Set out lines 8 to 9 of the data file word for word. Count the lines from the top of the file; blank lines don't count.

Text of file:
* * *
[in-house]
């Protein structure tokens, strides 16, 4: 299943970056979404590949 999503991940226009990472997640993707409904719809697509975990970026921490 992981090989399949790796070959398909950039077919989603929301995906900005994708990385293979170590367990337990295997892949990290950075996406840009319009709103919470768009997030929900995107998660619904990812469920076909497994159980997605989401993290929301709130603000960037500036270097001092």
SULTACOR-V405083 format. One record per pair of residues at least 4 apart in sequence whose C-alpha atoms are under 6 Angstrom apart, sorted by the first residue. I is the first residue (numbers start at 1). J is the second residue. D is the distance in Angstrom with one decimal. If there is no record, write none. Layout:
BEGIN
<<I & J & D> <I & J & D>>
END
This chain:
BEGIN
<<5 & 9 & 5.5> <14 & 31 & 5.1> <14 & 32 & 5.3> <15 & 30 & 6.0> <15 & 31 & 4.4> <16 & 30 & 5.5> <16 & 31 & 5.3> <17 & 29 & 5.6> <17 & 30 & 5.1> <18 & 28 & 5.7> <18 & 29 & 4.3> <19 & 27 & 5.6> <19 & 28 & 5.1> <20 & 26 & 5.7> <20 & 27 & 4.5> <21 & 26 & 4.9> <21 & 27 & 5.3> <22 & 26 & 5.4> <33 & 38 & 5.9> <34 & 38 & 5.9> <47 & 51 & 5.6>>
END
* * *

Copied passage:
BEGIN
<<5 & 9 & 5.5> <14 & 31 & 5.1> <14 & 32 & 5.3> <15 & 30 & 6.0> <15 & 31 & 4.4> <16 & 30 & 5.5> <16 & 31 & 5.3> <17 & 29 & 5.6> <17 & 30 & 5.1> <18 & 28 & 5.7> <18 & 29 & 4.3> <19 & 27 & 5.6> <19 & 28 & 5.1> <20 & 26 & 5.7> <20 & 27 & 4.5> <21 & 26 & 4.9> <21 & 27 & 5.3> <22 & 26 & 5.4> <33 & 38 & 5.9> <34 & 38 & 5.9> <47 & 51 & 5.6>>